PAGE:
Reset Or Replace?
In the past few weeks I’ve been plagued by what I call “first-world problems”. What I’m referring to are the inconveniences that slow down my productivity and/or take away some modern comfort that I’ve grown accustomed to. Here’s the current list: the in-door water dispenser in my refrigerator kept freezing. The uninterrupted power source that runs my office equipment died, setting off continuous high-pitched alarms. The screen on my cell phone went black, never to be operational again. And the computer in the dash of my car prompted me to install an update, after which the satellite radio no longer works, my cell phone (even the replacement that was just delivered) will not sync with the car, and the screen keeps prompting me to “see dealer” because the car detects a malfunction.
Yes, these are what I call first-world problems – the silly and unimportant, yet frustrating problems that arise in my modern daily life. No judgement please – just being real. So here’s another real statement about myself: my relationship with all things techie and electronic is a volatile one. In other words, me and office equipment don’t always get along. Either they need to function properly (as if they have human traits and should be able to control themselves), or they’re going to have their reset button pressed (numerous times), or they’re going to simply be replaced. There’s also a slight chance they’re going to be tapped on, banged on, or shaken vigorously (by this human who should be able to control herself) in an effort to fix the problem. Again, no judgement please. I am confident that I am not alone in this.
As I am moving forward and working to solve my current techie problems, I’m wondering in what other areas of my life do I need to press the reset button or simply replace? When I was without a working cell phone, I spent the weekend unplugged, which reminded me of a goal I set earlier this year to avoid the trap of being continuously connected electronically. My work piled up as I spent several days offline, but I must admit, even with the amount of work I had to catch up on, the freedom of the unplugged time was absolutely worth it! Now that I’m back up and running with a working cell phone and an office full of functioning devices, I’m finding myself looking for areas in my life that need adjusting – whether it’s hitting the reset button or replacing something altogether.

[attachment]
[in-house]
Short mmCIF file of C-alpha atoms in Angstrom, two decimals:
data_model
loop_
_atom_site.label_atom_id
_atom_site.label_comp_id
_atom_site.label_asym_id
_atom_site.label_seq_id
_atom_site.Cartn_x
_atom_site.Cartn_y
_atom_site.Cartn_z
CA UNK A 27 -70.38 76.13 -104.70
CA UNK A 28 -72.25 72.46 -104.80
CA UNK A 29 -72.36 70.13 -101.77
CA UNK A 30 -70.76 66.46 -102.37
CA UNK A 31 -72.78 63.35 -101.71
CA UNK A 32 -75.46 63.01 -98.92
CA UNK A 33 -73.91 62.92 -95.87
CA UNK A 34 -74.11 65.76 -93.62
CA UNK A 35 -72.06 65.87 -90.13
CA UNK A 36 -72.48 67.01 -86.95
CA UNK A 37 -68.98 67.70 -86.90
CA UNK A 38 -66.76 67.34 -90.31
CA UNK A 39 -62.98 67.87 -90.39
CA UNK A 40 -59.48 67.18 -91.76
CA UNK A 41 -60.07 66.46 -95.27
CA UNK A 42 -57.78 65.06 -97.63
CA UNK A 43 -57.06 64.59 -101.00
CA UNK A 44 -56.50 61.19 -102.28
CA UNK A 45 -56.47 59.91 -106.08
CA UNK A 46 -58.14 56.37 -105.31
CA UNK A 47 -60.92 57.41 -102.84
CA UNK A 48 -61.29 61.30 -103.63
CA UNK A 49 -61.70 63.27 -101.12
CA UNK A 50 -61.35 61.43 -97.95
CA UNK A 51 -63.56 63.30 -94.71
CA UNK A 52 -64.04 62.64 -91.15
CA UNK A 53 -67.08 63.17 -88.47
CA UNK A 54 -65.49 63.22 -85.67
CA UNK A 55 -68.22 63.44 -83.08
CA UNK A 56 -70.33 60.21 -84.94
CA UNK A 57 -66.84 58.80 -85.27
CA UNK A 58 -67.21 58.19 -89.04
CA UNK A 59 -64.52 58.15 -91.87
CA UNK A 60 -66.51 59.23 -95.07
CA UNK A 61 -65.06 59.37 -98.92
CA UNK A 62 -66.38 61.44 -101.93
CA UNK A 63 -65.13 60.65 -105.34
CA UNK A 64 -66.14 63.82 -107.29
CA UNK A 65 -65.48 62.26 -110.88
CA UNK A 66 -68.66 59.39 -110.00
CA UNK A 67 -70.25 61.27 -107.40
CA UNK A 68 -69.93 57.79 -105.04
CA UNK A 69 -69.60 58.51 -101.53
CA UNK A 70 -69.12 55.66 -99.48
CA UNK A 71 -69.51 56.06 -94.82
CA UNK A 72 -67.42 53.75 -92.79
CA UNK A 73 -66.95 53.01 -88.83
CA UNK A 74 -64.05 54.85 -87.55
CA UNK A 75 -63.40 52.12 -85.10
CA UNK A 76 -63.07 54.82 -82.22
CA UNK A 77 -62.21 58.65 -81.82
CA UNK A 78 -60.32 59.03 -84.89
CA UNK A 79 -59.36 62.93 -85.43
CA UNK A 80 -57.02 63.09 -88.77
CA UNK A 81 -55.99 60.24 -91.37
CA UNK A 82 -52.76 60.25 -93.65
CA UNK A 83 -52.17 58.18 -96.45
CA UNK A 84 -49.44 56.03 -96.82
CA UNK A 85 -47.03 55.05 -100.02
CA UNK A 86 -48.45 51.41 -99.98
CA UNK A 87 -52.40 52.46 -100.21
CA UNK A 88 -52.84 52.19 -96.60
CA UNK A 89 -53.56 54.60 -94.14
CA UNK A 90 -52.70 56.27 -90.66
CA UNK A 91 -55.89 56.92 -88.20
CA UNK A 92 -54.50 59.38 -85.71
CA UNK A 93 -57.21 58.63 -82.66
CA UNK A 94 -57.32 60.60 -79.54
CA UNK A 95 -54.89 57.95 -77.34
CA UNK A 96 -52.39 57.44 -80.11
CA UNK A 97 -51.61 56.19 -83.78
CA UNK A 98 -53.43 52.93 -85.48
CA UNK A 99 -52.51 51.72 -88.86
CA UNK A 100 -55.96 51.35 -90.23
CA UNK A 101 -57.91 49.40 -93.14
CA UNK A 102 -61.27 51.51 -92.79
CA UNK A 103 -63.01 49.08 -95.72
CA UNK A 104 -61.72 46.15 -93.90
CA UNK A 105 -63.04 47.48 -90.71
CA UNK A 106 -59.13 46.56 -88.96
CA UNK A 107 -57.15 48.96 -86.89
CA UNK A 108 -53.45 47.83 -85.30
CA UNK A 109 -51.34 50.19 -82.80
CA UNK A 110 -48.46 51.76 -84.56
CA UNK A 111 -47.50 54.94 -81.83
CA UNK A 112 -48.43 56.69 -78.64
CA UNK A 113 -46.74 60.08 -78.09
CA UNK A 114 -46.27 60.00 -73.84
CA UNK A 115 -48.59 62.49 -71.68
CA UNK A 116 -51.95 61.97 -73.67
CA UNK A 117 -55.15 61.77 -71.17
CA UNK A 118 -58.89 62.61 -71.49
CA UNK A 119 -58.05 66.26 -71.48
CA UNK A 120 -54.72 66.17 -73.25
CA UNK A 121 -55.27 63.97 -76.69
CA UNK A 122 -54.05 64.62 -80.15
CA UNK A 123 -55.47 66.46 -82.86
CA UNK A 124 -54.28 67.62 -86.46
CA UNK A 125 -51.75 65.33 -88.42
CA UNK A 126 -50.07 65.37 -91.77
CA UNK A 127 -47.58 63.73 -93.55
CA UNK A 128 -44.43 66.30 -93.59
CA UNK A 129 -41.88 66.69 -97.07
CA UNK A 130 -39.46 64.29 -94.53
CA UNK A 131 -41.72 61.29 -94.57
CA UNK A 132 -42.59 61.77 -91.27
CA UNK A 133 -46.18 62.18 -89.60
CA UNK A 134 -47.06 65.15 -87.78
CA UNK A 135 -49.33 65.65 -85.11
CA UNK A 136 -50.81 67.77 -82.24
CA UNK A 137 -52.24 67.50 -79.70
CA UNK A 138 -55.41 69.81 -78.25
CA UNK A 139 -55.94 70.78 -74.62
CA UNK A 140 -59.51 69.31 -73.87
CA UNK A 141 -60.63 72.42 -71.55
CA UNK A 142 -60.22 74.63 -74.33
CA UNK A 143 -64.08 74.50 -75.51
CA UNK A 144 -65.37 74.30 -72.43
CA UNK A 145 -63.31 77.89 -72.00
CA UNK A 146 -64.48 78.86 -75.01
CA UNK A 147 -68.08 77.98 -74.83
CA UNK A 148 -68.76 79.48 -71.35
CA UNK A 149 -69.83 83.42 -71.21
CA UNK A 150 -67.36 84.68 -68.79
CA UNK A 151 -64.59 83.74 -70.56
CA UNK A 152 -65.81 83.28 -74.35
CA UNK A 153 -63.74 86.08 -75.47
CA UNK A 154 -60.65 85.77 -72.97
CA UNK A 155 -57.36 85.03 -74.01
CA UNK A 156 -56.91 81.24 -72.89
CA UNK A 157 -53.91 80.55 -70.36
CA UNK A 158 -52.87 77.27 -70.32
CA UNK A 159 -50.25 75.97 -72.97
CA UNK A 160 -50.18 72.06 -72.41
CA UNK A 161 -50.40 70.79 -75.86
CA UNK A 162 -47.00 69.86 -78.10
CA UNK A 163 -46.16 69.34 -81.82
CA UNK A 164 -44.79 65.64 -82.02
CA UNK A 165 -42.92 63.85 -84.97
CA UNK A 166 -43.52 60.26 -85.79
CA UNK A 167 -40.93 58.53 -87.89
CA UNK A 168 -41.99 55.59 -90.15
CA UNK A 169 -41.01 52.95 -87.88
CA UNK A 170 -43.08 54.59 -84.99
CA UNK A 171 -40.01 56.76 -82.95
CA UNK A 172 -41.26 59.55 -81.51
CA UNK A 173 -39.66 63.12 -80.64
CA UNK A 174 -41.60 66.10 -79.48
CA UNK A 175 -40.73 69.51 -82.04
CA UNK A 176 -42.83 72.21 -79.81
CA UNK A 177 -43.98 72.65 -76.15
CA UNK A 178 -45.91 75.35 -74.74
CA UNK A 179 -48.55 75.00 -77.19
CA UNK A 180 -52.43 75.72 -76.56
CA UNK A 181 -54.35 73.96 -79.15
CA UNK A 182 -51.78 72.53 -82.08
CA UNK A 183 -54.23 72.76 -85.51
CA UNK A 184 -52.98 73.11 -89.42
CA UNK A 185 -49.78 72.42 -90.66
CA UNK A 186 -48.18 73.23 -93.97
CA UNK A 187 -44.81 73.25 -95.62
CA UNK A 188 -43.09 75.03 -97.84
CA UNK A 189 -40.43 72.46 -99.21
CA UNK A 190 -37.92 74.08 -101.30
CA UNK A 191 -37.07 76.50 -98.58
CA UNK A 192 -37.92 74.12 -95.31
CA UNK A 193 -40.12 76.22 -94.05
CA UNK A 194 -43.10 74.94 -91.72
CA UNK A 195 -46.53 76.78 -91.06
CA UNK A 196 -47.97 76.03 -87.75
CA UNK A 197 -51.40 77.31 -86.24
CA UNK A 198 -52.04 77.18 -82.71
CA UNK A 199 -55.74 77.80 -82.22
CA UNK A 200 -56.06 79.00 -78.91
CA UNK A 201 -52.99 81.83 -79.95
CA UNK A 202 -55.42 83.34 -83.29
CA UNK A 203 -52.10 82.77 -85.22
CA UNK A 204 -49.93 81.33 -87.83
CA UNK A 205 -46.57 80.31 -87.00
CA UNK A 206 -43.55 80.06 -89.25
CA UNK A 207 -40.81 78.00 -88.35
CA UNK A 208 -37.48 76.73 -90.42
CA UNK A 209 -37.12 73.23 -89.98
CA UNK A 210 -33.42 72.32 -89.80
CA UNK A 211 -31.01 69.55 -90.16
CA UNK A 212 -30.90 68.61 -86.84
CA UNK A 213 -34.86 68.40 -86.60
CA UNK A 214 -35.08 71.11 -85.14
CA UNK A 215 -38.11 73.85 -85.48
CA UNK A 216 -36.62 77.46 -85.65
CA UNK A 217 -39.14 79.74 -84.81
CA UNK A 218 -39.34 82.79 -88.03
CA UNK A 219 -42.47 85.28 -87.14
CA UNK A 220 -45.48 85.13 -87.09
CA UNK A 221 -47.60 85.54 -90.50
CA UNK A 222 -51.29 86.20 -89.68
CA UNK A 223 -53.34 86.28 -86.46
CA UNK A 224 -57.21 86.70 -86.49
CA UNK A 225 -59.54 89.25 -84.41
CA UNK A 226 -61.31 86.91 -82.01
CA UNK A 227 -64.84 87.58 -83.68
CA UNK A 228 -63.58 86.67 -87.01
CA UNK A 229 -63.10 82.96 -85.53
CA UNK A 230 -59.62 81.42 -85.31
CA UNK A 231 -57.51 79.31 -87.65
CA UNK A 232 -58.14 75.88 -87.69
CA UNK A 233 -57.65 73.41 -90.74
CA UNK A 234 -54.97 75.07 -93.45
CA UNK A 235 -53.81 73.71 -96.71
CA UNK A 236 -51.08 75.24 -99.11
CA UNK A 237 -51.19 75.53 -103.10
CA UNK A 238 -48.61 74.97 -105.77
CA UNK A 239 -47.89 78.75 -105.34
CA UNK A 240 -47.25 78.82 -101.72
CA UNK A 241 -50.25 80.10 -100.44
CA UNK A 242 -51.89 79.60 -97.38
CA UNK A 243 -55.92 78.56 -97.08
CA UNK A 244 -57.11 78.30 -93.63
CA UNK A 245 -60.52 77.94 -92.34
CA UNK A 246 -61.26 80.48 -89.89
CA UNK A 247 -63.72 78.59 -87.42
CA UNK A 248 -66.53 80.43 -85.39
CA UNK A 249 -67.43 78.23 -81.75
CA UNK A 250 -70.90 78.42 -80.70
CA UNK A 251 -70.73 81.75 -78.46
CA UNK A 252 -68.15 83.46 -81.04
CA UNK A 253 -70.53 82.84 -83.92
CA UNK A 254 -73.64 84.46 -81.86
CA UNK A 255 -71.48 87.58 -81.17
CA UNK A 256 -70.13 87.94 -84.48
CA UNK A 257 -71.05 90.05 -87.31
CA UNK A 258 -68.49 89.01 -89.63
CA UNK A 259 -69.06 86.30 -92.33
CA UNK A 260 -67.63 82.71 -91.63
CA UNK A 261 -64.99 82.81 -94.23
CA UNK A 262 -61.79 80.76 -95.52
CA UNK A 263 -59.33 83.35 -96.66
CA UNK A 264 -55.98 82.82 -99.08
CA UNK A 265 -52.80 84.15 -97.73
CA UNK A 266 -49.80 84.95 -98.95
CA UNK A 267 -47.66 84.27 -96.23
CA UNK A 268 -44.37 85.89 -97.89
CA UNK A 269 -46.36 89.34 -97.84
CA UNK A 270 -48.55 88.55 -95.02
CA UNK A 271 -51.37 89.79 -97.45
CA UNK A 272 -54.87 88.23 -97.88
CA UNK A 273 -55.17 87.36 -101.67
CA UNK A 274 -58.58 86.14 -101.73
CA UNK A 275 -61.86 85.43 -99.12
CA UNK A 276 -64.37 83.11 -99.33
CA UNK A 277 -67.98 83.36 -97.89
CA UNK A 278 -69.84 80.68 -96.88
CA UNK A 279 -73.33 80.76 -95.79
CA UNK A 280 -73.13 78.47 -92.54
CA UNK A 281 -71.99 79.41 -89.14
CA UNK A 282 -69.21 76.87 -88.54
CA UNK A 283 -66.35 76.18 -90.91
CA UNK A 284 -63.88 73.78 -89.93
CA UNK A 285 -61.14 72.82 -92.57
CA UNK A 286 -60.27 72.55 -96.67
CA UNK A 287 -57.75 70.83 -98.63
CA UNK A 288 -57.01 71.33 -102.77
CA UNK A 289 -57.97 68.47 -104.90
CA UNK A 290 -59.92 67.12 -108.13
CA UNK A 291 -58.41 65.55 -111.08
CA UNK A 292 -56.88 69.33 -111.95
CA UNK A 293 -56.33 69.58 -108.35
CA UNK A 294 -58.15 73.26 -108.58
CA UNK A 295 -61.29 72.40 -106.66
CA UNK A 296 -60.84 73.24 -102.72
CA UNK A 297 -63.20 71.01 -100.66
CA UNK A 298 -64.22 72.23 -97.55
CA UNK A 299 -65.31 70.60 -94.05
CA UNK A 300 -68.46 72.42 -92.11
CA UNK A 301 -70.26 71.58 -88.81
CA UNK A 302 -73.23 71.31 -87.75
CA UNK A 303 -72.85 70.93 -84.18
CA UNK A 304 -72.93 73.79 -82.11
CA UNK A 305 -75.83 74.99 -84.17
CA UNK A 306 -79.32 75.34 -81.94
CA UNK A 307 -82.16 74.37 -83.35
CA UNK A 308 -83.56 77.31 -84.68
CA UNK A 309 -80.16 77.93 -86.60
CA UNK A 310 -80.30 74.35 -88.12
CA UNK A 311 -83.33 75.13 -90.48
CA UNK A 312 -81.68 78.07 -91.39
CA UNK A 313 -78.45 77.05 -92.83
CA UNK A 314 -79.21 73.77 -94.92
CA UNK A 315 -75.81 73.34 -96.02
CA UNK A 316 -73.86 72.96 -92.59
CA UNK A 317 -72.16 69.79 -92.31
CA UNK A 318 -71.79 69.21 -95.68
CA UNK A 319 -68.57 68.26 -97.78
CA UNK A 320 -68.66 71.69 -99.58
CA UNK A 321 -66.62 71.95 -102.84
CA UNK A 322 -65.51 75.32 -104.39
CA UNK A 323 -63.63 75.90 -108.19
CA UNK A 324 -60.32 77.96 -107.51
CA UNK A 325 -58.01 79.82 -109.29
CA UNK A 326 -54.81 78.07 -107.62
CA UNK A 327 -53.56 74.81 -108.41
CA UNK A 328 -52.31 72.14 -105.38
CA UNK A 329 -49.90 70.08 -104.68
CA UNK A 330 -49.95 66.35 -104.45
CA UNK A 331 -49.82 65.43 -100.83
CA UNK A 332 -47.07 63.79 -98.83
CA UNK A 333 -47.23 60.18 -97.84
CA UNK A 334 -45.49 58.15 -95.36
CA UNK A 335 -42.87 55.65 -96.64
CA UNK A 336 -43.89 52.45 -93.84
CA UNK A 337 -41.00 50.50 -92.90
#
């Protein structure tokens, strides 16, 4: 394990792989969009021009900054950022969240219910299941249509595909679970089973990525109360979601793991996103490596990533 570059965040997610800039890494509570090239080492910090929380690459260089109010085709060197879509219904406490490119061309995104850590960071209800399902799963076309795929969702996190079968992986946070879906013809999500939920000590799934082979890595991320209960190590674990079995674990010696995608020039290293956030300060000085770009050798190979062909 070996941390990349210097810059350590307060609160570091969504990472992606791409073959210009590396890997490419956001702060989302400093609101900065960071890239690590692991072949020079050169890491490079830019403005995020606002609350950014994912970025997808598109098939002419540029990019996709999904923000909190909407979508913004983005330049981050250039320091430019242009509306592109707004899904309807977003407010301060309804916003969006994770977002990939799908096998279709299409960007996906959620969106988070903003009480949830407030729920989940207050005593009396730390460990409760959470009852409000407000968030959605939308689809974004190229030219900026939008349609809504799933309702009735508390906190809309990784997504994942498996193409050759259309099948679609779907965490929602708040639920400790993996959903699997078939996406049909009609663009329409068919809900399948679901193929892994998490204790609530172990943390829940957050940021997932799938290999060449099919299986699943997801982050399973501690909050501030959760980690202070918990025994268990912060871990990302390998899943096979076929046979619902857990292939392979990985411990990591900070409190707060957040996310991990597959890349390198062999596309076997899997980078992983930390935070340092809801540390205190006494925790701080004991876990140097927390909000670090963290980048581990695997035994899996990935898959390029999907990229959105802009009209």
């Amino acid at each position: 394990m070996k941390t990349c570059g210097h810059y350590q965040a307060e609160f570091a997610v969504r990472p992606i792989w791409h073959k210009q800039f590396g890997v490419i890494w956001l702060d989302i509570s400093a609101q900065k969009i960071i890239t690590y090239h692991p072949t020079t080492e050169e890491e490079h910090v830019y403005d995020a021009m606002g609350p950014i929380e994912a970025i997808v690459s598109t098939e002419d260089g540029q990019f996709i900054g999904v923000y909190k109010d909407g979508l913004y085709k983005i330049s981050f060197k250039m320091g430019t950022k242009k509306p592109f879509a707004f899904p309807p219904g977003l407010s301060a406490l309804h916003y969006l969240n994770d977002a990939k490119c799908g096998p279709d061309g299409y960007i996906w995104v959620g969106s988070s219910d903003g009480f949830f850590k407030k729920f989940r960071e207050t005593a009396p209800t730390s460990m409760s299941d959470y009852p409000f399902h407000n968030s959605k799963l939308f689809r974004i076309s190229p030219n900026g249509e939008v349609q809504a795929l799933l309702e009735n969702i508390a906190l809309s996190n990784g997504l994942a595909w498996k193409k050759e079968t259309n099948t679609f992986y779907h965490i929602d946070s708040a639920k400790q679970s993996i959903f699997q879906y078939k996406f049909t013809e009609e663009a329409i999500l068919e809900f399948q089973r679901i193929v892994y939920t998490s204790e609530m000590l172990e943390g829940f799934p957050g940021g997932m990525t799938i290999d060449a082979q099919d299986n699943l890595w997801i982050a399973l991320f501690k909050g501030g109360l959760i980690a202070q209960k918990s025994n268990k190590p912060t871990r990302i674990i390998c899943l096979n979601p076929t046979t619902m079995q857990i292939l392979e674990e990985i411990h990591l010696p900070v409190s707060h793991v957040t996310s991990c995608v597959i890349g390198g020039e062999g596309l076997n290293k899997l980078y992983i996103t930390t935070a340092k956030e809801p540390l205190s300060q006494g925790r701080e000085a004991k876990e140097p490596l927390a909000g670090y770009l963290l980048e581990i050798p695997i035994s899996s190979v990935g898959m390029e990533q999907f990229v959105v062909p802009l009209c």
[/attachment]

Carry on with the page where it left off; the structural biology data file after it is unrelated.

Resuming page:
Here’s what I’ve learned so far: First, I need to hit reset on my attitude EVERY SINGLE MORNING, which means I’m sitting quietly and reading Scripture first thing, before everything else starts demanding my attention. Second, I need to replace my anxious thoughts with God’s promises of peace and joy; therefore, I am setting boundaries in my work schedule and trusting Him with my to-do list. And finally, I need to reset my connectedness regularly to make sure I’m avoiding the digital trap. By the way, the refrigerator has been replaced because I really, really like cold, filtered water, and I’m continuing to learn about patience because my car’s computer can only be replaced after a new one is built for my specific car, which apparently takes some time. Oh well, like I said – first-world, silly, unimportant, inconveniences. Now it’s your turn: what needs to be reset or replaced in your life?
Amy Stafford is the President of Body & Soul Fitness, certified personal trainer, ACE faculty and ACE Group Fitness Instructor. She is a leader in the fitness industry and is a popular speaker for women’s events, retreats, fitness conferences. For information on booking Amy for your event or for an interview please email firstname.lastname@example.org. Amy currently teaches in the Williamsburg, VA area.